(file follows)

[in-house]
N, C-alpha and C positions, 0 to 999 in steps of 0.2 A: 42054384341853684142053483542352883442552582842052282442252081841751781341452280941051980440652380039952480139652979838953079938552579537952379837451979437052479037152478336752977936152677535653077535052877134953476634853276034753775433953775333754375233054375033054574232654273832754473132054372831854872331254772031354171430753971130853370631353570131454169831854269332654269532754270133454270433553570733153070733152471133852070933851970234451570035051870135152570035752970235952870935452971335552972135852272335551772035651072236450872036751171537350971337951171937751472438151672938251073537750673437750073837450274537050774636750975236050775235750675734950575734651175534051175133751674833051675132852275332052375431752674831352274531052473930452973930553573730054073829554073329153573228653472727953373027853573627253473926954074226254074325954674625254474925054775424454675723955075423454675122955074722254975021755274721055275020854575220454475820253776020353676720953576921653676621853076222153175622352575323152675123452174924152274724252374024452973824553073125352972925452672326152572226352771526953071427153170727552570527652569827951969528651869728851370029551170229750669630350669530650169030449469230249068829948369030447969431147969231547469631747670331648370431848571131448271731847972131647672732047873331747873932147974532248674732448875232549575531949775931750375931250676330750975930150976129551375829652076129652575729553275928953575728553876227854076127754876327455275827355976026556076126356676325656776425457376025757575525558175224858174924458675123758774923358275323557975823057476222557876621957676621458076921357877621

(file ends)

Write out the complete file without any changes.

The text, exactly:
[in-house]
N, C-alpha and C positions, 0 to 999 in steps of 0.2 A: 42054384341853684142053483542352883442552582842052282442252081841751781341452280941051980440652380039952480139652979838953079938552579537952379837451979437052479037152478336752977936152677535653077535052877134953476634853276034753775433953775333754375233054375033054574232654273832754473132054372831854872331254772031354171430753971130853370631353570131454169831854269332654269532754270133454270433553570733153070733152471133852070933851970234451570035051870135152570035752970235952870935452971335552972135852272335551772035651072236450872036751171537350971337951171937751472438151672938251073537750673437750073837450274537050774636750975236050775235750675734950575734651175534051175133751674833051675132852275332052375431752674831352274531052473930452973930553573730054073829554073329153573228653472727953373027853573627253473926954074226254074325954674625254474925054775424454675723955075423454675122955074722254975021755274721055275020854575220454475820253776020353676720953576921653676621853076222153175622352575323152675123452174924152274724252374024452973824553073125352972925452672326152572226352771526953071427153170727552570527652569827951969528651869728851370029551170229750669630350669530650169030449469230249068829948369030447969431147969231547469631747670331648370431848571131448271731847972131647672732047873331747873932147974532248674732448875232549575531949775931750375931250676330750975930150976129551375829652076129652575729553275928953575728553876227854076127754876327455275827355976026556076126356676325656776425457376025757575525558175224858174924458675123758774923358275323557975823057476222557876621957676621458076921357877621